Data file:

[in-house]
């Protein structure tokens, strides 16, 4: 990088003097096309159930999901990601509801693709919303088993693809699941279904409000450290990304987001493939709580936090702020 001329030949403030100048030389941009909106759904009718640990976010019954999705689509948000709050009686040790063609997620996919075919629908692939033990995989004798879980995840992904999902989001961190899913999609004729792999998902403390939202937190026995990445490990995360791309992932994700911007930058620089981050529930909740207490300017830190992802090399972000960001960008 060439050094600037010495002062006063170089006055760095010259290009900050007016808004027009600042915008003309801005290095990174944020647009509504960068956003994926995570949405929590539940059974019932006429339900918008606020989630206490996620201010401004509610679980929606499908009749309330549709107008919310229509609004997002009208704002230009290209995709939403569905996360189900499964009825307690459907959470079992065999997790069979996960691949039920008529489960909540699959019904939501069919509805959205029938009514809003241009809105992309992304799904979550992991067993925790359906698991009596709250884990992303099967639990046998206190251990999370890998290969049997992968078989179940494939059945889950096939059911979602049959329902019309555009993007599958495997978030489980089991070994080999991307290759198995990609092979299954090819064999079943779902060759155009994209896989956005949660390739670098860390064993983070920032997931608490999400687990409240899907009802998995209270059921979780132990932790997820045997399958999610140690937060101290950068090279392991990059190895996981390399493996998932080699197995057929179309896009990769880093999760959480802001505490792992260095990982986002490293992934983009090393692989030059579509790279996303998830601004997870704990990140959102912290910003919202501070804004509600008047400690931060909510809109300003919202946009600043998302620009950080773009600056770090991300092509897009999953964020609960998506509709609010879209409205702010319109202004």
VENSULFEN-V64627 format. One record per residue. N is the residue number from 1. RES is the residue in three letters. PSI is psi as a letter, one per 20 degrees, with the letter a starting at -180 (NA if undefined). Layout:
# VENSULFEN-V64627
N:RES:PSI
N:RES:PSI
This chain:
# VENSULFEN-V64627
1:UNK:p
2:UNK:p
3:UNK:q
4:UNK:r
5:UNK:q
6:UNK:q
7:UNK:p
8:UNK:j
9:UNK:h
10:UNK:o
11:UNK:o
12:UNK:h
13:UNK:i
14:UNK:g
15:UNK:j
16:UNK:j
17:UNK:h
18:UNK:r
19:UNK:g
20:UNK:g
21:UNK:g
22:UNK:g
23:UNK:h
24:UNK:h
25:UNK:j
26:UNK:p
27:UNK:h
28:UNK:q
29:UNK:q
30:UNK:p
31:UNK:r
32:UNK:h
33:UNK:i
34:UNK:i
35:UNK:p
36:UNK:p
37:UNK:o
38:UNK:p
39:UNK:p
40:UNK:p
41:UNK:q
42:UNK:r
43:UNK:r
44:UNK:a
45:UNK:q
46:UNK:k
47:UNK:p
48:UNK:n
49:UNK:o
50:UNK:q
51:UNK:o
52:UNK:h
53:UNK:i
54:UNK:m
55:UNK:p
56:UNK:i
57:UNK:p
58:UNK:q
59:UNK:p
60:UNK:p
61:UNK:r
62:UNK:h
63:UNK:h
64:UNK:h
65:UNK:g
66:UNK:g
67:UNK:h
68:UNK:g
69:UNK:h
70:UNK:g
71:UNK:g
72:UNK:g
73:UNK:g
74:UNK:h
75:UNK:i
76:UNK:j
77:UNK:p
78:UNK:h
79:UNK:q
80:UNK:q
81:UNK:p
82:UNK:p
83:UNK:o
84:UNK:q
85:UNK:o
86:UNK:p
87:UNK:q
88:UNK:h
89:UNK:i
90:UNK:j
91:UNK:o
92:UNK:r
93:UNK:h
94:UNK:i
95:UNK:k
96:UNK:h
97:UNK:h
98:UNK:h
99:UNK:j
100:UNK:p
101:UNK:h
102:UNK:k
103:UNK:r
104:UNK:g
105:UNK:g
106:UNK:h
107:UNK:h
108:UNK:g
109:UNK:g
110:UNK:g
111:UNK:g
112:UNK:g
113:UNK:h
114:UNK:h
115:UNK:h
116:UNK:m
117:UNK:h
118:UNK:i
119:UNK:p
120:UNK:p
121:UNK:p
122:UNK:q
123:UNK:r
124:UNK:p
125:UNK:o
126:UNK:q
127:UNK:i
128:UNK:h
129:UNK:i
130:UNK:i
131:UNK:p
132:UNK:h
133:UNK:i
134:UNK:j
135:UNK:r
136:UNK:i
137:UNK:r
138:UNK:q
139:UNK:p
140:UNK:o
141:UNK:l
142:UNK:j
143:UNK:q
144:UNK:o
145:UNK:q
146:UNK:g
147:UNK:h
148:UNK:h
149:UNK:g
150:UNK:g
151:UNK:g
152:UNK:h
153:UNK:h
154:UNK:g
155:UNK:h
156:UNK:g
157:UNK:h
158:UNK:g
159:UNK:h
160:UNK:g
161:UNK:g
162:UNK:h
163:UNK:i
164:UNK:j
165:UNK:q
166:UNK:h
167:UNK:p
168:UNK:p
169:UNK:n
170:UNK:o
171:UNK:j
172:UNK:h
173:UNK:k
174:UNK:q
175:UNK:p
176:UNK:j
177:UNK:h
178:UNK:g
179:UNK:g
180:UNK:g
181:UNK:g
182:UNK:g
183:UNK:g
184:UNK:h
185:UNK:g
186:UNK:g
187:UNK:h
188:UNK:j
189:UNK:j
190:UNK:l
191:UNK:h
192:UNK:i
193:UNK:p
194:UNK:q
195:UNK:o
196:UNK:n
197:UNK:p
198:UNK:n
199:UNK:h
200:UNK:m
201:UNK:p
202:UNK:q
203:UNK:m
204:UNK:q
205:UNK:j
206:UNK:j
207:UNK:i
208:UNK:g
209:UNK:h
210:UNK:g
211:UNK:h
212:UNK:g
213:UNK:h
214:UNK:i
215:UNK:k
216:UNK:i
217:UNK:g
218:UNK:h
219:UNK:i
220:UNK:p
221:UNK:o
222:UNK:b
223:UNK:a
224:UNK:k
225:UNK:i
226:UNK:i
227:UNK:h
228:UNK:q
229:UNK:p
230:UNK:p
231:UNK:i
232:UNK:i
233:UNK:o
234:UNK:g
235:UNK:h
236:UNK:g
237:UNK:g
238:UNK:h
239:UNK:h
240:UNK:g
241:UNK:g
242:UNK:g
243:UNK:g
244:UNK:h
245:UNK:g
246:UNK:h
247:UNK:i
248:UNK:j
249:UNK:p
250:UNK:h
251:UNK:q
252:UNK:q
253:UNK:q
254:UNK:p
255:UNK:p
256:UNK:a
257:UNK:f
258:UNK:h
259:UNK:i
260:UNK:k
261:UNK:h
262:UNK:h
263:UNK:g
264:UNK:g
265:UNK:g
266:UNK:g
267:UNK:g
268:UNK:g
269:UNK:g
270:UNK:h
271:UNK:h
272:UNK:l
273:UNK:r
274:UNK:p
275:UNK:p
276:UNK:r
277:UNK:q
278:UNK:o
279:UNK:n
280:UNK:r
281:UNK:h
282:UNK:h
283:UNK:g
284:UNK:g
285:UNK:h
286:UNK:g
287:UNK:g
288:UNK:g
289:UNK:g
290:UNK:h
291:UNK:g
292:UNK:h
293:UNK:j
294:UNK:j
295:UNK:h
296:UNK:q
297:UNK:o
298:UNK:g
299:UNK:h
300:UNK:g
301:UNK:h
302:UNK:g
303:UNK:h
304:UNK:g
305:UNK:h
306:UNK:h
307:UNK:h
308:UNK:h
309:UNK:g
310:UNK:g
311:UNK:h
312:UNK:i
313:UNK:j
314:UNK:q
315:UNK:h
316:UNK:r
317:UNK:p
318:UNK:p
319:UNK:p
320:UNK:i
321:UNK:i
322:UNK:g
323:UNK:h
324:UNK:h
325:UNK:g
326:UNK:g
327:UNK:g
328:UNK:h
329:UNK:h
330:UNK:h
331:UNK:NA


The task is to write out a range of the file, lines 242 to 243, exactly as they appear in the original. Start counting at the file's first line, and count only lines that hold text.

234:UNK:g
235:UNK:h